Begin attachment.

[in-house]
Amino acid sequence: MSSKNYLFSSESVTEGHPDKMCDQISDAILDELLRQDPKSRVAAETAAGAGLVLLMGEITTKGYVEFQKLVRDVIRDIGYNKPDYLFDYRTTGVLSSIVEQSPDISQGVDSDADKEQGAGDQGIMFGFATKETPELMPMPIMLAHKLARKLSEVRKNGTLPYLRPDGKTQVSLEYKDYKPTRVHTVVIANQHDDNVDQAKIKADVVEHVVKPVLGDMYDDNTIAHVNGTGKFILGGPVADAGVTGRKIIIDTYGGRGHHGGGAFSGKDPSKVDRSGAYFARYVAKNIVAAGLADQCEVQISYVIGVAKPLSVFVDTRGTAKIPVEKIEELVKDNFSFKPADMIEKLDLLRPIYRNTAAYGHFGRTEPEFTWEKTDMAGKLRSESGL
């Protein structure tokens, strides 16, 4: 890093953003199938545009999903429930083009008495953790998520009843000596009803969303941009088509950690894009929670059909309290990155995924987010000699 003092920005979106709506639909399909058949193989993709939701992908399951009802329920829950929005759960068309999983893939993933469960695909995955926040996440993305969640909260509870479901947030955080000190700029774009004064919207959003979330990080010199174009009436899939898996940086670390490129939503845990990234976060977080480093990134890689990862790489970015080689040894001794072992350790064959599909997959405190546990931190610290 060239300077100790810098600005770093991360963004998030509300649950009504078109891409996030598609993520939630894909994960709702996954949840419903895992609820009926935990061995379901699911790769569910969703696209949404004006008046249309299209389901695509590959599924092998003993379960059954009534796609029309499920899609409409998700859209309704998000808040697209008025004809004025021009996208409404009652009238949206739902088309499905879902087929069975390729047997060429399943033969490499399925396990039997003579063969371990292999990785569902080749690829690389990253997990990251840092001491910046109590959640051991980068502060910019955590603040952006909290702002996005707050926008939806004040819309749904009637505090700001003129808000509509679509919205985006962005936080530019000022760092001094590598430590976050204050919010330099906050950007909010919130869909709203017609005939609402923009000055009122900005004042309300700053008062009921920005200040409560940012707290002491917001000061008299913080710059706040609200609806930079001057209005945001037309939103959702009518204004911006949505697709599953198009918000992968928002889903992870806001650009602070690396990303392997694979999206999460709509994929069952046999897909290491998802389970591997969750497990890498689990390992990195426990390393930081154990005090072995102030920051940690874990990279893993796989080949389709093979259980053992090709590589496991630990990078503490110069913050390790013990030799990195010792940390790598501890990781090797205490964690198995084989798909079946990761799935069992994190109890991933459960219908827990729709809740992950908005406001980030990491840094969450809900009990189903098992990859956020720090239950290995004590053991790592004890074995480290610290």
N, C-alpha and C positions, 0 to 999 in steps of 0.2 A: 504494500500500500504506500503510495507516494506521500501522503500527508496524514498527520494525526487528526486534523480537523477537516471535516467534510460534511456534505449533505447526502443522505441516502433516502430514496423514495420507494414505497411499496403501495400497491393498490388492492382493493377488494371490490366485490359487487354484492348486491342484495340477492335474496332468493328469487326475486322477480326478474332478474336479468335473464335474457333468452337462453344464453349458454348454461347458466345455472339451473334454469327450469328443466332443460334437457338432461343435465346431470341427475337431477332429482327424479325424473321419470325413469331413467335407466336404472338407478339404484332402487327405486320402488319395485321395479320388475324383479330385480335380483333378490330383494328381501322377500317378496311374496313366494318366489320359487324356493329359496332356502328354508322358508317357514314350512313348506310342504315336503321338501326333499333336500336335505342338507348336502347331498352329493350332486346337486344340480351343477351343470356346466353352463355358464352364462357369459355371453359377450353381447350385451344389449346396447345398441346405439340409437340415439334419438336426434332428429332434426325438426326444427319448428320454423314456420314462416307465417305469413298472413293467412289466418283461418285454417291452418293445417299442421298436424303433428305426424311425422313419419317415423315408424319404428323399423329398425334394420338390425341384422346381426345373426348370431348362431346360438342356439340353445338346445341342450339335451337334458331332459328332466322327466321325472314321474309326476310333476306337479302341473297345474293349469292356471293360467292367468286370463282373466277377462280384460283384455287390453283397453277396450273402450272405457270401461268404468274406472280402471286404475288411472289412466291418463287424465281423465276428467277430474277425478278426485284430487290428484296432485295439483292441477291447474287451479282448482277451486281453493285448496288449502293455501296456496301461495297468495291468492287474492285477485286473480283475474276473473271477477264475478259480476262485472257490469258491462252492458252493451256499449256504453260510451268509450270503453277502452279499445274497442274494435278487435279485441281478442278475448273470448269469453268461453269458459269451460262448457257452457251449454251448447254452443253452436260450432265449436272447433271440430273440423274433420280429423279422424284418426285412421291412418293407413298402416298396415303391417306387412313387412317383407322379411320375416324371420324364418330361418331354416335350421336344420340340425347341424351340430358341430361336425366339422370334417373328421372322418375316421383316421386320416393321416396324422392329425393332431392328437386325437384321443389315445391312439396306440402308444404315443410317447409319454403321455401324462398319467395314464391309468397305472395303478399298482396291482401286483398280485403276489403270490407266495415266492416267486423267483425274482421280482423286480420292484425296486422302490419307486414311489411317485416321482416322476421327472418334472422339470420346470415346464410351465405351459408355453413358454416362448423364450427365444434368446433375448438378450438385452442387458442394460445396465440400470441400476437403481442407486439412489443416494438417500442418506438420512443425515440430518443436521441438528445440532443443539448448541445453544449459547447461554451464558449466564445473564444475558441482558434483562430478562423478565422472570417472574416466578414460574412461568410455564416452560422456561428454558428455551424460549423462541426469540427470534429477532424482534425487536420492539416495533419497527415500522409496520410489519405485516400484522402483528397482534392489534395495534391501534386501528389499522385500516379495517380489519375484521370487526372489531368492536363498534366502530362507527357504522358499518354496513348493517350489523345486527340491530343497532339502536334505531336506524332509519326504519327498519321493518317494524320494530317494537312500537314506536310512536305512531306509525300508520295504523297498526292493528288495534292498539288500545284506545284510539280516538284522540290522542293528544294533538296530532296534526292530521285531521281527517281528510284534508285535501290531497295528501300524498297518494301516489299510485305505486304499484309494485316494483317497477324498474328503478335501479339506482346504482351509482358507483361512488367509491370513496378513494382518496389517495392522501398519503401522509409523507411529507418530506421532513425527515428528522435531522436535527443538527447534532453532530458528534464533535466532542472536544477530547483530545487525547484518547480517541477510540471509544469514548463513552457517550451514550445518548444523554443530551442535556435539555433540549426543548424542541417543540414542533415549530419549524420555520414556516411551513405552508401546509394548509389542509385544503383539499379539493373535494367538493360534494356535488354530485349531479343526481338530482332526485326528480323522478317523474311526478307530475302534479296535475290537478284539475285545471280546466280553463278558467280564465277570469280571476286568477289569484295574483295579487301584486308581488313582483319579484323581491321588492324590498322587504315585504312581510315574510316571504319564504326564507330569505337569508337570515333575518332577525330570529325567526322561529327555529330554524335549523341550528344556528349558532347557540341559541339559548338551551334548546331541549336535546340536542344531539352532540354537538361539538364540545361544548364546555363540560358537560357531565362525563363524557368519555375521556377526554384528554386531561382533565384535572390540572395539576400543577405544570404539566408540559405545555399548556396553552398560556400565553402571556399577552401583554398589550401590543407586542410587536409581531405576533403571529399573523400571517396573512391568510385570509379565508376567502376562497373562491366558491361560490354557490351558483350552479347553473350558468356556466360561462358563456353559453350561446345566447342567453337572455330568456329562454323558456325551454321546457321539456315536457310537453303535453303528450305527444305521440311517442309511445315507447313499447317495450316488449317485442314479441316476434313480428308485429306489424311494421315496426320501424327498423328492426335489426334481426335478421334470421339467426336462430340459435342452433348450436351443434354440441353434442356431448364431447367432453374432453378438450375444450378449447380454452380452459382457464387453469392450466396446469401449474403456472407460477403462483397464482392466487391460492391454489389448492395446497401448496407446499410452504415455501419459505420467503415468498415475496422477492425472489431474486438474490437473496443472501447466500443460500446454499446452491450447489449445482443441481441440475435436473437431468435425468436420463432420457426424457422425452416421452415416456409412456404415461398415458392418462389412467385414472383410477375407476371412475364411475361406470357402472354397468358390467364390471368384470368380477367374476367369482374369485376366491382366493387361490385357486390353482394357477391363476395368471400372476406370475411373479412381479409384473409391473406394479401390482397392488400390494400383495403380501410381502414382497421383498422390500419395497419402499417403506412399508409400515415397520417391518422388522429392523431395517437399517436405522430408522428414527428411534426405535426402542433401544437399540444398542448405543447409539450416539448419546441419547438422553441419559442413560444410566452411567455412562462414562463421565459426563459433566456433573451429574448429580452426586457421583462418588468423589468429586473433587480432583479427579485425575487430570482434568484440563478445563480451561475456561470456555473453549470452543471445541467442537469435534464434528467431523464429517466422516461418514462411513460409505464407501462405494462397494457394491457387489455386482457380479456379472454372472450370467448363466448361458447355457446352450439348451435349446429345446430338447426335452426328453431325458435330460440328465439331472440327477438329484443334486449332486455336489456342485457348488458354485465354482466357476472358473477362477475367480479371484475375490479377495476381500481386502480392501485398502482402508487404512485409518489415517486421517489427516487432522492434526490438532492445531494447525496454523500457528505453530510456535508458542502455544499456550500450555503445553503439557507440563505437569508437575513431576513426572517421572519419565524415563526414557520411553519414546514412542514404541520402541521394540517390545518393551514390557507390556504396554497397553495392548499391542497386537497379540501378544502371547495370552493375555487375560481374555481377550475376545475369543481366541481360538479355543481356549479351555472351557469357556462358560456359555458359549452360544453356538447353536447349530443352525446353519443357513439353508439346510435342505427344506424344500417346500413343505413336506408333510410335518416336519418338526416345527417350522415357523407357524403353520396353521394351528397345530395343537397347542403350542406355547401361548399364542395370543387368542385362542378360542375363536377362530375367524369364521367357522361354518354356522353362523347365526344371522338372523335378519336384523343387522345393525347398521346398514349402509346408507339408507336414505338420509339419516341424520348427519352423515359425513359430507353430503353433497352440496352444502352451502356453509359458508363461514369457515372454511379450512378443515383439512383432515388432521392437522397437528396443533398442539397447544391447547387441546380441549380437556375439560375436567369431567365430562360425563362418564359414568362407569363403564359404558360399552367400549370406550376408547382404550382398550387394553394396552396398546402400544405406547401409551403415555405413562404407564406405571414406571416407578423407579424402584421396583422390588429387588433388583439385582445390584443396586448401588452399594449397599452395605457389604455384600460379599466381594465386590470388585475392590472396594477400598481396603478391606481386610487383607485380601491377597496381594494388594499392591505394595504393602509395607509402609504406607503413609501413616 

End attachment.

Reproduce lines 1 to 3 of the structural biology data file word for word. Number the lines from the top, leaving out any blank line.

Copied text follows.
[in-house]
Amino acid sequence: MSSKNYLFSSESVTEGHPDKMCDQISDAILDELLRQDPKSRVAAETAAGAGLVLLMGEITTKGYVEFQKLVRDVIRDIGYNKPDYLFDYRTTGVLSSIVEQSPDISQGVDSDADKEQGAGDQGIMFGFATKETPELMPMPIMLAHKLARKLSEVRKNGTLPYLRPDGKTQVSLEYKDYKPTRVHTVVIANQHDDNVDQAKIKADVVEHVVKPVLGDMYDDNTIAHVNGTGKFILGGPVADAGVTGRKIIIDTYGGRGHHGGGAFSGKDPSKVDRSGAYFARYVAKNIVAAGLADQCEVQISYVIGVAKPLSVFVDTRGTAKIPVEKIEELVKDNFSFKPADMIEKLDLLRPIYRNTAAYGHFGRTEPEFTWEKTDMAGKLRSESGL
């Protein structure tokens, strides 16, 4: 890093953003199938545009999903429930083009008495953790998520009843000596009803969303941009088509950690894009929670059909309290990155995924987010000699 003092920005979106709506639909399909058949193989993709939701992908399951009802329920829950929005759960068309999983893939993933469960695909995955926040996440993305969640909260509870479901947030955080000190700029774009004064919207959003979330990080010199174009009436899939898996940086670390490129939503845990990234976060977080480093990134890689990862790489970015080689040894001794072992350790064959599909997959405190546990931190610290 060239300077100790810098600005770093991360963004998030509300649950009504078109891409996030598609993520939630894909994960709702996954949840419903895992609820009926935990061995379901699911790769569910969703696209949404004006008046249309299209389901695509590959599924092998003993379960059954009534796609029309499920899609409409998700859209309704998000808040697209008025004809004025021009996208409404009652009238949206739902088309499905879902087929069975390729047997060429399943033969490499399925396990039997003579063969371990292999990785569902080749690829690389990253997990990251840092001491910046109590959640051991980068502060910019955590603040952006909290702002996005707050926008939806004040819309749904009637505090700001003129808000509509679509919205985006962005936080530019000022760092001094590598430590976050204050919010330099906050950007909010919130869909709203017609005939609402923009000055009122900005004042309300700053008062009921920005200040409560940012707290002491917001000061008299913080710059706040609200609806930079001057209005945001037309939103959702009518204004911006949505697709599953198009918000992968928002889903992870806001650009602070690396990303392997694979999206999460709509994929069952046999897909290491998802389970591997969750497990890498689990390992990195426990390393930081154990005090072995102030920051940690874990990279893993796989080949389709093979259980053992090709590589496991630990990078503490110069913050390790013990030799990195010792940390790598501890990781090797205490964690198995084989798909079946990761799935069992994190109890991933459960219908827990729709809740992950908005406001980030990491840094969450809900009990189903098992990859956020720090239950290995004590053991790592004890074995480290610290």